BY RYAN MILOWICKI
2013 Record: 90-72 (3rd Place NL Central, 7 GB)
If you consider 90 wins and a playoff berth a disappointing season, then you might be a Reds fan. Even though they held their own in what proved to be baseball’s toughest division last year, they chose the wrong time to fade, getting swept by the Pirates to end the regular season and then getting skunked (“CUE-TO, CUE-TO“) at PNC Park in the Wildcard Game. As such, Dusty Baker finds himself out of a job after six seasons with the Reds. It’s not every day that leading a team to the playoffs results in a firing.
But Baker had humongous trouble helping the Reds win significant games during his tenure. They reached the playoffs three times in the past four seasons, but registered only two wins (including getting no-hit by Roy Halladay in 2010), advancing no further than the Division Series. Despite their perennially strong rotation and reasonable offensive prowess (3rd in NL runs scored, 5th in OPS) led by some monster seasons by Joey Votto, the team seems to find ways to fall apart right when their moment of opportunity arrives. New manager Bryan Price will have to find a way to keep his team competitive in the clutch if they want to remain firmly in the NL playoff picture.
UT Skip Schumaker (2yr/$5 mil)
SP Chien-Ming Wang (minor league deal)
Furthering the common Reds agenda of on-base primacy, Schumaker looks to be a solid veteran presence on the team as well as a run-scoring threat. In his first season away from the Cardinals in 2013, he had a respectable .332 OBP. He probably won’t start, but he’s a very solid option as a 4th outfielder and should see a lot of plate appearances in crunch-time pinch hit scenarios.
Remember when Chien-Ming Wang won 19 games two seasons in a row? Pepperidge Farm remembers. But in all seriousness, it’s been a full seven seasons since Wang was in his prime, so time is running short for the 34 year old. That being said, the Reds have one open slot in their rotation, so they gave Wang a one-year minor league deal and a spring training invite to see if he can potentially win the spot and show some hints of his former dominance.
Shin-Soo Choo: In his only season with the Reds, Choo proved to be a nearly unstoppable force as a leadoff man. He finished second in the NL in OBP (behind Joey Votto, of course), knocked out 162 hits, led the majors in Hit By Pitch, and scored 107 runs. This kind of production is extremely tough to replace at the leadoff position, but the Reds were unable to come anywhere near the 9-figure deal the Rangers offered him.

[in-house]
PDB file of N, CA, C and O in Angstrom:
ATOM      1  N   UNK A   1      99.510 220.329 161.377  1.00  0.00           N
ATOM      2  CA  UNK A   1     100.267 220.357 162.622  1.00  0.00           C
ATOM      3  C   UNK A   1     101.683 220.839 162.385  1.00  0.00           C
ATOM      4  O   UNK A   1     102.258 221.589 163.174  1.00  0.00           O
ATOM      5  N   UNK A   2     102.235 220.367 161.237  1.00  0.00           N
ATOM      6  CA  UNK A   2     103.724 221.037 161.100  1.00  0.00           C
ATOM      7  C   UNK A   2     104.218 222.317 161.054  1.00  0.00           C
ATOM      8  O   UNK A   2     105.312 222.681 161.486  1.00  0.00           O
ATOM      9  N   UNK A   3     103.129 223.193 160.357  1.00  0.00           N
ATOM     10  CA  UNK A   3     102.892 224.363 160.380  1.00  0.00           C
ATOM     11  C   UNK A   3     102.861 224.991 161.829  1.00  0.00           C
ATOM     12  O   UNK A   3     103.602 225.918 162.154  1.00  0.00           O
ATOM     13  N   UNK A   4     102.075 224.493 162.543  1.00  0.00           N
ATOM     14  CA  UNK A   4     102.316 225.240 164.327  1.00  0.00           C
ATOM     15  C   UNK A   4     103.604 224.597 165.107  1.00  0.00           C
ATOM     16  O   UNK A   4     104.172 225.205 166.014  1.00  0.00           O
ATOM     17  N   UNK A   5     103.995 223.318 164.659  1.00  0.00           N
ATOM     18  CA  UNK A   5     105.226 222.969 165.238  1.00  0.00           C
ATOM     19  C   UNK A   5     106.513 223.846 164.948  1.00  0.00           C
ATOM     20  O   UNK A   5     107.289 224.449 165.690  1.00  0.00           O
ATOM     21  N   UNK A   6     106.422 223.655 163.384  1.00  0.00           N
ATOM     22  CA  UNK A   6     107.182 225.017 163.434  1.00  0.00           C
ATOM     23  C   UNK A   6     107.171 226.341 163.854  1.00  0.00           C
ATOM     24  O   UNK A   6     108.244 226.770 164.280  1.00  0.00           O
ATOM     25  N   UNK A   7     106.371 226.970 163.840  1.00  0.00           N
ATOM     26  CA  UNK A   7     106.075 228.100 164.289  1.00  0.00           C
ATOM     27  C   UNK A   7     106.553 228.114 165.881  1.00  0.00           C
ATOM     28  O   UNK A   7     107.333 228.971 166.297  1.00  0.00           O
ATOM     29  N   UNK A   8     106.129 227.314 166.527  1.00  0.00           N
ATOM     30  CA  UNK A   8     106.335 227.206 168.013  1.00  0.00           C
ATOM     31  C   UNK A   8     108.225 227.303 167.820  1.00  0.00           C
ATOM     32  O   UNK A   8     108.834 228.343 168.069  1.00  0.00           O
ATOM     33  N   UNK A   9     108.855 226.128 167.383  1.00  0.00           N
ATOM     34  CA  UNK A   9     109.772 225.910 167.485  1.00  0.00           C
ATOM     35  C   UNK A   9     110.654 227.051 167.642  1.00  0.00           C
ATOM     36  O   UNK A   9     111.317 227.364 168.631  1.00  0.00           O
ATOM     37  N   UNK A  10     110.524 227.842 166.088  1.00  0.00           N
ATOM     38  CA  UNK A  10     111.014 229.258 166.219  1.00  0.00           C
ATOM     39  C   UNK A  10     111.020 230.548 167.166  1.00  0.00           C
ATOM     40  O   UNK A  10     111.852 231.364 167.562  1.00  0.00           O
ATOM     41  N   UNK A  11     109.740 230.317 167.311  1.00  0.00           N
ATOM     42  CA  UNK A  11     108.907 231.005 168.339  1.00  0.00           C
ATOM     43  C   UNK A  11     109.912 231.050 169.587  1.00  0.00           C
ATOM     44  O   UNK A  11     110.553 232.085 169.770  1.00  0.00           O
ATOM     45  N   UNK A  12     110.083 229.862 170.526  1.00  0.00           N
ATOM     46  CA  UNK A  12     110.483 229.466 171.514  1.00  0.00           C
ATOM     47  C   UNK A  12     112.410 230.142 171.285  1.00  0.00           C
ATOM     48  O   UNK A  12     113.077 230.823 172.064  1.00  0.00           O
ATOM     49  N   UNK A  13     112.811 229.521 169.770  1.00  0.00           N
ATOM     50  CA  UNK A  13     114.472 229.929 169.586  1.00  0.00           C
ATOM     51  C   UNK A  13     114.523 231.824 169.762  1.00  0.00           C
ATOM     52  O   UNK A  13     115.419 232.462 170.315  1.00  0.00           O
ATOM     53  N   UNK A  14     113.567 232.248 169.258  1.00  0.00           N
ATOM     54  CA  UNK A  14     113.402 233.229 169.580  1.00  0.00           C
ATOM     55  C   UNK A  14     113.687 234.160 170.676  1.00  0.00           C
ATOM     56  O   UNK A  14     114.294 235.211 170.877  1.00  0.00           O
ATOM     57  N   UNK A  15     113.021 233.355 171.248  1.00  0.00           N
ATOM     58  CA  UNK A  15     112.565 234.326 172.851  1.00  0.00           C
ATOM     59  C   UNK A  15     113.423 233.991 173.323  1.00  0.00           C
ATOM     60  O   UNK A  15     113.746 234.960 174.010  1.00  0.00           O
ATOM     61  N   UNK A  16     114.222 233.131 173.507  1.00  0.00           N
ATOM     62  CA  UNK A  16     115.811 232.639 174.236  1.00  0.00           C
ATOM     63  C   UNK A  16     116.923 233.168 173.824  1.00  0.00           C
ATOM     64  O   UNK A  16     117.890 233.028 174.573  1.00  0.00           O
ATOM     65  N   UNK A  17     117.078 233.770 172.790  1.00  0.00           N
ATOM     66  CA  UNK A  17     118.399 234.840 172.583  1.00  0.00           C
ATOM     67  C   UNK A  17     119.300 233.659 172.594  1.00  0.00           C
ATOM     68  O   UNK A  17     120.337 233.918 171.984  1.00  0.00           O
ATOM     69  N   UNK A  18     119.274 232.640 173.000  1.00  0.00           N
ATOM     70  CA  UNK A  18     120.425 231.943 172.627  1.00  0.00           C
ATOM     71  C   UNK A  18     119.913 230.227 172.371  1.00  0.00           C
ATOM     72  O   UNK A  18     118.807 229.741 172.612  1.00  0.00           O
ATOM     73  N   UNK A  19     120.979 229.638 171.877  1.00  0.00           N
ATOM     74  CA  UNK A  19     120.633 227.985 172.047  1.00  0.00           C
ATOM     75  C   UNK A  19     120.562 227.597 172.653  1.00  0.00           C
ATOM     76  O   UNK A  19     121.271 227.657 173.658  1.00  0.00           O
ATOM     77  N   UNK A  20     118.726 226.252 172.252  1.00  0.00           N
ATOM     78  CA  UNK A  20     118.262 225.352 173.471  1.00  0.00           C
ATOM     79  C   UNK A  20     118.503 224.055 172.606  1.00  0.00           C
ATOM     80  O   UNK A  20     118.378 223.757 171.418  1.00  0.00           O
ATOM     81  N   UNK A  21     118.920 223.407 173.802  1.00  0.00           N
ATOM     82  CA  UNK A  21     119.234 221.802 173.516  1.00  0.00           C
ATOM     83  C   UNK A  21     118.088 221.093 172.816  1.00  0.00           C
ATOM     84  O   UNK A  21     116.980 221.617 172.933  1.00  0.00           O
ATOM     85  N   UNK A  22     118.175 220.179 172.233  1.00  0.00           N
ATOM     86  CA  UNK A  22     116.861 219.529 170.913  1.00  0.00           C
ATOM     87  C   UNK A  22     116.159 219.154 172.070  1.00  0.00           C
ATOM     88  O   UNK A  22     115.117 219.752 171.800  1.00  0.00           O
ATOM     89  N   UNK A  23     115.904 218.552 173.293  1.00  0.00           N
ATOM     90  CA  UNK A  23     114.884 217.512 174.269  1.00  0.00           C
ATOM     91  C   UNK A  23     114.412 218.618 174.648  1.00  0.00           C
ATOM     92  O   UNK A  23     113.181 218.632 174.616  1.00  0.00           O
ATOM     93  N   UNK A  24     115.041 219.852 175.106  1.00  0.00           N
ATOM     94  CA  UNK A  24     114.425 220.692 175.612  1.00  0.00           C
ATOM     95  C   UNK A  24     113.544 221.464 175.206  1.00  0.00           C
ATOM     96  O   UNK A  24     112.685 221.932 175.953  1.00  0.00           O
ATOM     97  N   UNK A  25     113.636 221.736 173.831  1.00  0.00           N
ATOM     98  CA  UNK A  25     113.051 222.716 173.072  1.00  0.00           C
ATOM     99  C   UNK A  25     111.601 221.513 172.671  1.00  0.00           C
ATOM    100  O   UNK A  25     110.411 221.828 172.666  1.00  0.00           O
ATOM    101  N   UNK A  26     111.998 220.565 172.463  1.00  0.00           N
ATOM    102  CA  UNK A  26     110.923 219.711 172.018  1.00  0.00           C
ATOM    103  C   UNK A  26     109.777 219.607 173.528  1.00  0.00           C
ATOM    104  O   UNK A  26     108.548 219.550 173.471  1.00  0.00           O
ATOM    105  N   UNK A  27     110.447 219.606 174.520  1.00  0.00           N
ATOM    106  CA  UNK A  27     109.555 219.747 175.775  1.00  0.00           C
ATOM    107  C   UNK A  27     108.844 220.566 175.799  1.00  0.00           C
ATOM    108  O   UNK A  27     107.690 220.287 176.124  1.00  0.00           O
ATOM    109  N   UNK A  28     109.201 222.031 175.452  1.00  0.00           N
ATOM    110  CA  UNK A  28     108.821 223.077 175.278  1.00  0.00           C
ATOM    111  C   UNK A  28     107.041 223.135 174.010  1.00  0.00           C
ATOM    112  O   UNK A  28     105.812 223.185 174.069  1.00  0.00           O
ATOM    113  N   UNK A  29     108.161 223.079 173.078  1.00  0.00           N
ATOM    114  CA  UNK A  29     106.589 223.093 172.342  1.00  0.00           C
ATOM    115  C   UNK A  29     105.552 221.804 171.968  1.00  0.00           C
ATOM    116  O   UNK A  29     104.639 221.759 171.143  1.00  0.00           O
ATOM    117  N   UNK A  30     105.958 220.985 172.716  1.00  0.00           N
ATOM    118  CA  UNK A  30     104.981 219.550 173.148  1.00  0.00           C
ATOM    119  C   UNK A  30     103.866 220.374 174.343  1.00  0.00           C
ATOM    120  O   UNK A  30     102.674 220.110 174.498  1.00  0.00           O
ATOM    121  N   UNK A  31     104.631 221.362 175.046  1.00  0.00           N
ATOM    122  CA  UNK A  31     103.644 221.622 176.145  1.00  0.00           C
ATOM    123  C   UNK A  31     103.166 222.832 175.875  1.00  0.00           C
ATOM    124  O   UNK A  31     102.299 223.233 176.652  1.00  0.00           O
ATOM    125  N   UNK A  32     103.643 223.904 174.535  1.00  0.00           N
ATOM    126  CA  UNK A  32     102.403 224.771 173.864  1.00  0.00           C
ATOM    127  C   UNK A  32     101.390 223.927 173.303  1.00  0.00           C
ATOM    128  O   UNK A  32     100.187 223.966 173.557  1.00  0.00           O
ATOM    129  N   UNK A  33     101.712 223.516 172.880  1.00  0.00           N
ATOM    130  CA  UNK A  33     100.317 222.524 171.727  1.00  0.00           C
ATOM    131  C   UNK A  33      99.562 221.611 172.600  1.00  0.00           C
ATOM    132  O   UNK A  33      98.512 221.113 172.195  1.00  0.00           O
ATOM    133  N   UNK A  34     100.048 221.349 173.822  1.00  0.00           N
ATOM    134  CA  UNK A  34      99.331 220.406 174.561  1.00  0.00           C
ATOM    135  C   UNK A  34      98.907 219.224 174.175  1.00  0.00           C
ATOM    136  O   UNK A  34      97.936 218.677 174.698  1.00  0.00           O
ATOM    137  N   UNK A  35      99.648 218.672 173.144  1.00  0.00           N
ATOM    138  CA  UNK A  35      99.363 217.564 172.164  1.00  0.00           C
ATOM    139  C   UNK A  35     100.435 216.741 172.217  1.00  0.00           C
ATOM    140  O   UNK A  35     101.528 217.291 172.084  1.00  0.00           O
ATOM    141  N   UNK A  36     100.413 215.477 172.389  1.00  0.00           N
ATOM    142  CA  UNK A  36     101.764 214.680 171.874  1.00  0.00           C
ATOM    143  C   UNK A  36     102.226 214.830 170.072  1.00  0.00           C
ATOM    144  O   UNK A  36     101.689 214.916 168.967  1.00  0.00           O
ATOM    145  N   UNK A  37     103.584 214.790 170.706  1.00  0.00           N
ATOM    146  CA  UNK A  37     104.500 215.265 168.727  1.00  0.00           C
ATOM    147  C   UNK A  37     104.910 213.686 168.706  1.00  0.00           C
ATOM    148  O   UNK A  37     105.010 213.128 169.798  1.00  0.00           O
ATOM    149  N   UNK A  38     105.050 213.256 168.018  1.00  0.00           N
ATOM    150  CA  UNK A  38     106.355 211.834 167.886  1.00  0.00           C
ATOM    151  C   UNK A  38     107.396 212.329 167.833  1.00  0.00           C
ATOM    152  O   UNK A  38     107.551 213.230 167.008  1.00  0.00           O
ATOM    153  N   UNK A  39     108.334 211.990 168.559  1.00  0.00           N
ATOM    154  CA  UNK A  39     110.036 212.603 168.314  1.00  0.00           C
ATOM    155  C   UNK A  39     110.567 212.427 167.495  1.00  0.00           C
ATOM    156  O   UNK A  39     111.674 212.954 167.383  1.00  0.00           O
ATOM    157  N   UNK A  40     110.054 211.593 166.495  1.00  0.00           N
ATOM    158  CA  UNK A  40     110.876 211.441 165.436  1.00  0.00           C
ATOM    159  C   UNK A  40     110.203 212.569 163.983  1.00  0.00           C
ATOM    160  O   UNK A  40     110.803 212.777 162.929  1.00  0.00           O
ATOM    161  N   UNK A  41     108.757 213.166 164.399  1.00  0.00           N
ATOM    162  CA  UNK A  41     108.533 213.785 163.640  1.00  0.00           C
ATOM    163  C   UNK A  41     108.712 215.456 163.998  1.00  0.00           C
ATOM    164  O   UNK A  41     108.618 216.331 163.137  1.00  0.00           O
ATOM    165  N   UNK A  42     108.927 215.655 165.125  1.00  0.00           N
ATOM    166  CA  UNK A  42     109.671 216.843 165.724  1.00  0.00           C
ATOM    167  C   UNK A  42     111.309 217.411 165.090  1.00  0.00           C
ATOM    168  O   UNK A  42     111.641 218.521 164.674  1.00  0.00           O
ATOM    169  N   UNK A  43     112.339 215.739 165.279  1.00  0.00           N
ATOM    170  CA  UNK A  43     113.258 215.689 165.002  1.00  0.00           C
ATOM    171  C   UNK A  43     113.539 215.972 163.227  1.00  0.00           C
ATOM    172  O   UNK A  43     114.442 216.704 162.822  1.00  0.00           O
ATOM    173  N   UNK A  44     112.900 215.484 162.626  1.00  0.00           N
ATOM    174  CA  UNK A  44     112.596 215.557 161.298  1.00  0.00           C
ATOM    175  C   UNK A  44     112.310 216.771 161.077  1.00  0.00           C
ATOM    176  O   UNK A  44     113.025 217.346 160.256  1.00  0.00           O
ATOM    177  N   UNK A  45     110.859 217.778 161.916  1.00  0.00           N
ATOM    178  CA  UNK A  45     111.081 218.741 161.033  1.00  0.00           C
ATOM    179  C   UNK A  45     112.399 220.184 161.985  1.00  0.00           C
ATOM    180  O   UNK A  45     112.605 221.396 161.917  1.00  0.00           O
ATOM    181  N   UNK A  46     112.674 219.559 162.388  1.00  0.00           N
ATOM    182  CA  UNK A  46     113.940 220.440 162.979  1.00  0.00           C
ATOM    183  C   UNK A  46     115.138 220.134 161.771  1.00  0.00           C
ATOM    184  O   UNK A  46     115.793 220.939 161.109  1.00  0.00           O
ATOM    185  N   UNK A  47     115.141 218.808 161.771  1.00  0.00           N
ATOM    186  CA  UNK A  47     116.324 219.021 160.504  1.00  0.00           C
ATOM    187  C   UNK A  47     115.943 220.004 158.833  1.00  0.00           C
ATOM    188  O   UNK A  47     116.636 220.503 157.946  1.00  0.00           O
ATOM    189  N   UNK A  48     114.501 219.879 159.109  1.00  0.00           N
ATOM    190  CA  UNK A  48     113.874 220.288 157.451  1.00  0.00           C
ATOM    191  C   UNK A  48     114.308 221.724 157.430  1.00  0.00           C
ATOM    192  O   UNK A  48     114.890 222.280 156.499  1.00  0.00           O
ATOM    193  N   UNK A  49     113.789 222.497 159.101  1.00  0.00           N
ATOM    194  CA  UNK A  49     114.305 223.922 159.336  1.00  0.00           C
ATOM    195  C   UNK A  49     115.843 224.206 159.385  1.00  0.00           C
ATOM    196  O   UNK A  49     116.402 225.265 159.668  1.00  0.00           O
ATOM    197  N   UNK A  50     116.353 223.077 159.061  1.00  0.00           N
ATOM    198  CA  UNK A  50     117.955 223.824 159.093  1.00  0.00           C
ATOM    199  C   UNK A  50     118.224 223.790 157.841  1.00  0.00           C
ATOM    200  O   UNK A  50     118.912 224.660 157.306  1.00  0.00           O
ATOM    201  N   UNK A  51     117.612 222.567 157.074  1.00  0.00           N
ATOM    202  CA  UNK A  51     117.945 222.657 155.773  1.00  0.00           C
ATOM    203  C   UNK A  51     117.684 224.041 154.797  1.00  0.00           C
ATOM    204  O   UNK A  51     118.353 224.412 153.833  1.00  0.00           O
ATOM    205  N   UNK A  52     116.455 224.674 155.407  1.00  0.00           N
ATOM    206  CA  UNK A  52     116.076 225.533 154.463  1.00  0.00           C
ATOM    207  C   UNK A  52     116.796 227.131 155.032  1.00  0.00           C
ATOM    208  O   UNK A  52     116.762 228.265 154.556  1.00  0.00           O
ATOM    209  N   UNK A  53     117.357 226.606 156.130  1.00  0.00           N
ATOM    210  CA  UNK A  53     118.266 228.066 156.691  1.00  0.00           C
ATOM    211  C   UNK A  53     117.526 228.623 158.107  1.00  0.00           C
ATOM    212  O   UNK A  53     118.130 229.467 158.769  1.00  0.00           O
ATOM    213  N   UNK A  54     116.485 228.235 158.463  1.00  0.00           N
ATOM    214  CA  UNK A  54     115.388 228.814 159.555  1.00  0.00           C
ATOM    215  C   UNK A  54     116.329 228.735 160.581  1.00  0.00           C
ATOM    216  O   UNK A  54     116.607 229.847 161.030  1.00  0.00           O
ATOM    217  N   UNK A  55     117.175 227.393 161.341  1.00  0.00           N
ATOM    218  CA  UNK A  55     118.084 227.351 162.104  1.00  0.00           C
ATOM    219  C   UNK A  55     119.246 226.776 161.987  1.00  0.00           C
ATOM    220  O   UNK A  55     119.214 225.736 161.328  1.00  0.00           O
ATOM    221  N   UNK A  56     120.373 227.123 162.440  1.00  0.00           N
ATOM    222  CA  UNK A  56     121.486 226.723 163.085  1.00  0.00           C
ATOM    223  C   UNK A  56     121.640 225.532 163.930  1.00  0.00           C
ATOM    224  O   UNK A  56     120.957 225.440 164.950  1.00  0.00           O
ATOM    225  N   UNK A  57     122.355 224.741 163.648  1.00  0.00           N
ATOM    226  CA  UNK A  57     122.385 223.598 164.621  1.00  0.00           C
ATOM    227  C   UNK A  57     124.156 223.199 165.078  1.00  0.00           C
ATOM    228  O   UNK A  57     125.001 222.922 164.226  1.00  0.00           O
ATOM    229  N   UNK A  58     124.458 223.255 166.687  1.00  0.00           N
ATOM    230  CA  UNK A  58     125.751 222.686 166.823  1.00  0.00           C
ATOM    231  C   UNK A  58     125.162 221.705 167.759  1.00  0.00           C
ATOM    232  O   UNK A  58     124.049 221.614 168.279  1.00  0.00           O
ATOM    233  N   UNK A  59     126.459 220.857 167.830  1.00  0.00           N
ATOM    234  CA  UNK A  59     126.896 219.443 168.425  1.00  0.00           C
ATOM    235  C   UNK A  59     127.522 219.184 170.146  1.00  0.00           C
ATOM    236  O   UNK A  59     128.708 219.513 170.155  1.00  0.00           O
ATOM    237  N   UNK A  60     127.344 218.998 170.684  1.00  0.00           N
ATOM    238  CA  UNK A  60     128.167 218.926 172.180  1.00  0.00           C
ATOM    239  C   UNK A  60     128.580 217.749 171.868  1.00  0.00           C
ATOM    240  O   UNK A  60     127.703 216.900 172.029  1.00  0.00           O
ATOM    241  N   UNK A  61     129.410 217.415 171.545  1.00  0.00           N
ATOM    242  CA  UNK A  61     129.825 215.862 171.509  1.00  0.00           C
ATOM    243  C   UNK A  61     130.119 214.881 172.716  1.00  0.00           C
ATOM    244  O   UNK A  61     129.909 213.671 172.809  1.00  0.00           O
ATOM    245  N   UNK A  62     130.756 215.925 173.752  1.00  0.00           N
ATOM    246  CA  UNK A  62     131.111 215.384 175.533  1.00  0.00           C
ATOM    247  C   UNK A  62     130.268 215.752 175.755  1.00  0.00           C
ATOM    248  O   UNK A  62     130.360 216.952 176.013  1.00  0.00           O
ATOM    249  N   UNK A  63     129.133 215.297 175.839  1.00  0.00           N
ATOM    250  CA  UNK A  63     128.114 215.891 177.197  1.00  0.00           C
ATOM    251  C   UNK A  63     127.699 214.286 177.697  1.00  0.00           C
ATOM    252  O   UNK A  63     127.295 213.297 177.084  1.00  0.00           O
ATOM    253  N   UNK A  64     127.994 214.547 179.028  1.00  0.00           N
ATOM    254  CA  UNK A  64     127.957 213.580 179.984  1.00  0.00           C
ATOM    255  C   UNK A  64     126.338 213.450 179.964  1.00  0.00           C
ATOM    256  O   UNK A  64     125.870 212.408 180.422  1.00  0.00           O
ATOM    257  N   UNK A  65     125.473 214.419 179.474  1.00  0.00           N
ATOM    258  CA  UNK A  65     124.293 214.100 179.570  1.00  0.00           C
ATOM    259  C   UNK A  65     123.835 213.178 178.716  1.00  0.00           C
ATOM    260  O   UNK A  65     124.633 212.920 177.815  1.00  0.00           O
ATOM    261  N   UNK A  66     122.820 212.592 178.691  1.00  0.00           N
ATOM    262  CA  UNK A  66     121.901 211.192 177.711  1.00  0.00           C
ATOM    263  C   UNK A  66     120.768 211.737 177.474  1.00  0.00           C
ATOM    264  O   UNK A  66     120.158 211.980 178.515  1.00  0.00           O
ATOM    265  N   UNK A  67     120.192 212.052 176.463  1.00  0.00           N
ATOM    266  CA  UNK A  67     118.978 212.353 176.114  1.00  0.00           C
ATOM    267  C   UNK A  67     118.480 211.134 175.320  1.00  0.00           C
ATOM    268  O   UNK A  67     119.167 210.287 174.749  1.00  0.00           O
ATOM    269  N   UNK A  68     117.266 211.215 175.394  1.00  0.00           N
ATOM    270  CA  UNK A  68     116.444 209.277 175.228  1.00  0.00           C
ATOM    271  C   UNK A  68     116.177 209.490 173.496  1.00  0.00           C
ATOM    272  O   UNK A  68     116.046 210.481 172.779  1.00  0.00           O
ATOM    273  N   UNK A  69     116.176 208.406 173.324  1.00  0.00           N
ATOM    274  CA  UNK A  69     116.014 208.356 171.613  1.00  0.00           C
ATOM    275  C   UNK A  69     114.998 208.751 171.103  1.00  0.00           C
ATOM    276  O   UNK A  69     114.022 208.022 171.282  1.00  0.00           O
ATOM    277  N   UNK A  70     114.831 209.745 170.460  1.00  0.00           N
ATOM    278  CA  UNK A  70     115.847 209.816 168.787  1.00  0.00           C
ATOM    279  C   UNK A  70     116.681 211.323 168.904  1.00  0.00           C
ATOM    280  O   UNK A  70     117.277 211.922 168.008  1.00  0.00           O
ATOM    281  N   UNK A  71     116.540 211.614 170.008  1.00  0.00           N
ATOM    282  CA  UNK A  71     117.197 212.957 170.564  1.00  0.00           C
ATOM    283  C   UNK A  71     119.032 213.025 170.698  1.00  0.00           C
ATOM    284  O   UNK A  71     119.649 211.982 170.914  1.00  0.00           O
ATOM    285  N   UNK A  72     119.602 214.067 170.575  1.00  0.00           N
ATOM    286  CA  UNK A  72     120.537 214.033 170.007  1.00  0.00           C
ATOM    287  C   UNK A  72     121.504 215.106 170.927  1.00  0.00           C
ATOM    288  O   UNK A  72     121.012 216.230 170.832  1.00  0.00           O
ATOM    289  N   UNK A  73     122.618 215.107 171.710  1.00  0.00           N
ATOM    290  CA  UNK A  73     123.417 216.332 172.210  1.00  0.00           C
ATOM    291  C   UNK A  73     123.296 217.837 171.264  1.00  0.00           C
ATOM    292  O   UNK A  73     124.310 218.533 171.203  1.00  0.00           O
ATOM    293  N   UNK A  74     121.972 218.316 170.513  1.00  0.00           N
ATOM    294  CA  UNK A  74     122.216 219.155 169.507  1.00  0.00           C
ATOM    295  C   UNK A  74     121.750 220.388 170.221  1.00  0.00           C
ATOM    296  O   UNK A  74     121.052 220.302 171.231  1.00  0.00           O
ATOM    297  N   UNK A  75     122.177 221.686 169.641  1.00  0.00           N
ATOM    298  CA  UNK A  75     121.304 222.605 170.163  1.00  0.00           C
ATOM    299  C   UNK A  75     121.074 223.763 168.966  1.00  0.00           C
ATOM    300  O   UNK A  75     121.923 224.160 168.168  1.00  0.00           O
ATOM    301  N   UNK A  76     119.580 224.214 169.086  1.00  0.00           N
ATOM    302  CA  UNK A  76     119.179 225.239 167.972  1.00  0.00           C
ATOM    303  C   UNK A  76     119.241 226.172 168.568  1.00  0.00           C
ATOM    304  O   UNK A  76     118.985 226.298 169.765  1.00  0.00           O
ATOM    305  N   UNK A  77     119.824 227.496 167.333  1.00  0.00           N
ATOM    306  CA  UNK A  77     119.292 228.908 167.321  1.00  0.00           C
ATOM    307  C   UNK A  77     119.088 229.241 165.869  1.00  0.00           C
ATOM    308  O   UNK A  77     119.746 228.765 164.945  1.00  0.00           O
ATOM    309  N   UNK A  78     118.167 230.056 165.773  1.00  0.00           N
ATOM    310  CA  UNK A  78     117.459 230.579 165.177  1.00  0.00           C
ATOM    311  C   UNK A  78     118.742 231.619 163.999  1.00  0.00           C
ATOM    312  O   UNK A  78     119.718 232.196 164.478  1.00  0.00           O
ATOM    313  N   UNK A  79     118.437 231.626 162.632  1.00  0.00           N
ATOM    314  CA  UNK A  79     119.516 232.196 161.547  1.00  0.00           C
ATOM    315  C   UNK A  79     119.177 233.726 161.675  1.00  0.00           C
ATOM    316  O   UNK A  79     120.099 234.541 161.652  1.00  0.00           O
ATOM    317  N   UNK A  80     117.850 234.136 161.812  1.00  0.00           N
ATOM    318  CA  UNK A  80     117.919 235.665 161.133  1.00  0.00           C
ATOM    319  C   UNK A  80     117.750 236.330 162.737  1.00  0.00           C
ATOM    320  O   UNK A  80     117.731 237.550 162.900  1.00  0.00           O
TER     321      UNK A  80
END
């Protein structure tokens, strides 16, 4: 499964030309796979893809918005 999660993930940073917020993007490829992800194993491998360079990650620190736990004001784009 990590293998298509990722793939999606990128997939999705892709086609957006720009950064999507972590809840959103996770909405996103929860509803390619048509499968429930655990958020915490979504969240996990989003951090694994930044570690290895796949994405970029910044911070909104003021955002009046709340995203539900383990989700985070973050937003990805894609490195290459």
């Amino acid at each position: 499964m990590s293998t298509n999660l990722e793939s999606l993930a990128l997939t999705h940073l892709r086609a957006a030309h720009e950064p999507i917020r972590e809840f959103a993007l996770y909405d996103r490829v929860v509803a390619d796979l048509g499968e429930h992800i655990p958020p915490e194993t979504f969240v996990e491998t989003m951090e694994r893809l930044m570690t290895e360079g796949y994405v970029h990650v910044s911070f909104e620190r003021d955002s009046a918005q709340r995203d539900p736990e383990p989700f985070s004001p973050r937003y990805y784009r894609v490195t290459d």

Bronson Arroyo: He was never a dominant pitcher, but the laidback right-hander was a presence in the middle of the Reds rotation for the last eight seasons. In those years with the Reds, Arroyo started at least 32 games every time, and won 10 games or more six times. Bryan Price will have to hope that Tony Cingrani will be able to eat up innings as well as the World’s Most Interesting Leg Kick.
PLAYER TO WATCH
Billy Hamilton. Hamilton was brought up to the majors in September as a speed threat only, similar to the A’s using sprinter Herb Washington exclusively as a pinch runner en route to the 1974 World Series. However, he was unbelievably successful in this role, stealing a whopping 13 bases in only nine times on base. His role will be much increased in 2014 however, with Shin-Soo Choo’s departure leaving vacancies in center field and the leadoff position. Look for the 23-year-old to be an instant factor in the lineup, setting the table for the big bats of Phillips, Bruce, and Votto. Extrapolation is always a dangerous thing to do, but just food for thought: if Hamilton matches his pace from his 13 appearances in 2013, a full season will yield him roughly 110 runs scored and 156 stolen bases. Alright, so the stolen bases total is a wee bit exaggerated, but if he can match that run-scoring total, then he will be the best possible replacement for Choo.
The extremely strong rotation also includes Mat Latos, Homer Bailey, Mike Leake, and Tony Cingrani. Don’t forget about flamethrower Aroldis Chapman in the bullpen either.
Despite losing two big names, the Reds experienced little attrition during the offseason. The team has great pitching and several offensive weapons, so were it not for the Pirates’ sudden presence in the NL Central, the Reds would be an easy pick for 2nd place and one of the Wild Card spots. That being said, Cincinnati had some serious problems last year handling Pittsburgh, so their 2014 result hinges entirely on their ability to play well in August and September. The NL Central is shaping up to be the most competitive once again, so three playoff representatives from the division again is not out of the question.